Tengo : a Spanish lesson, for treble choir and piano
by Luke Byrne (2010)
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Library shelf no. 785.7542/BYR 1 [Available for loan]
When I was asked to compose a new work in a tango style for a boys choir from regional NSW and an "orquesta typica", I knew I would need a first-rate text… Instead, I bought an inexpensive Latin American Spanish phrasebook on the way to the camp where I had to write this piece, and like many tourists have surely done abroad, picked key words and phrases from this book in an attempt to communicate. Whenever I was taught a new language, among the first phrases learned were various "I have" statements - I have a brother, I have green eyes, and so on, and the Spanish for "I have" is tengo. The closeness of this word to "tango" made it a perfect starting point, and thus was born this deeply serious piece. For the première, I borrowed an idea from Bob Dylan in Subterranean Homesick Blues, and, standing to the side of the performers, I held up placards displaying the English subtitles for the text of Tengo. This nearly backfired because the boys choir started craning their necks to see what I was doing rather than watch the conductor. Nevertheless, I encourage other performances of Tengo to include the subtitles in a very po-faced way - I believe this enhances the experience more than simply printing the translation in a program.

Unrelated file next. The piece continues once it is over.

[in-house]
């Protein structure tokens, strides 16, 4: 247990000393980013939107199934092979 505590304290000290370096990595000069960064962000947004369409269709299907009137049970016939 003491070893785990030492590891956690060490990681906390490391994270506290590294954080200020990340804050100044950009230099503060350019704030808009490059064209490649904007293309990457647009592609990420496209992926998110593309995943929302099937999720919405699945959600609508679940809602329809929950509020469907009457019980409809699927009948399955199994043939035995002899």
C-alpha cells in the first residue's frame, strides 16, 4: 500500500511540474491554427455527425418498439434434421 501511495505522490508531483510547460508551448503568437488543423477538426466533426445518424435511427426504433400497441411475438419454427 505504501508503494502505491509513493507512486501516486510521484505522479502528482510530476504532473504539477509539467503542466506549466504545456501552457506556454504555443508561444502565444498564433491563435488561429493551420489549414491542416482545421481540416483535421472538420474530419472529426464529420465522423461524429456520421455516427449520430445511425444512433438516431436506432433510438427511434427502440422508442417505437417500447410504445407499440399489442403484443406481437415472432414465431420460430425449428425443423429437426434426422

Instrumentation: Treble Choir (unison) or solo voice, piano.
Duration: 3 min.
Difficulty: Medium — Mildly difficult piano accompaniment
Commission note: Commissioned by Moorambilla Voices.. Commissioned for the Moorambilla Boys Choir and Tango Oz, for performance at the 2010 Moorambilla Festival.
The composer notes the following influences on the work:
This work was strongly influenced by my enduring love of Argentinian tango music, especially Astor Piazzolla (the most well-known tango composer outside of Argentina), but also more traditional "tangueros" such as Osvaldo Pugliese.
Performances of this work
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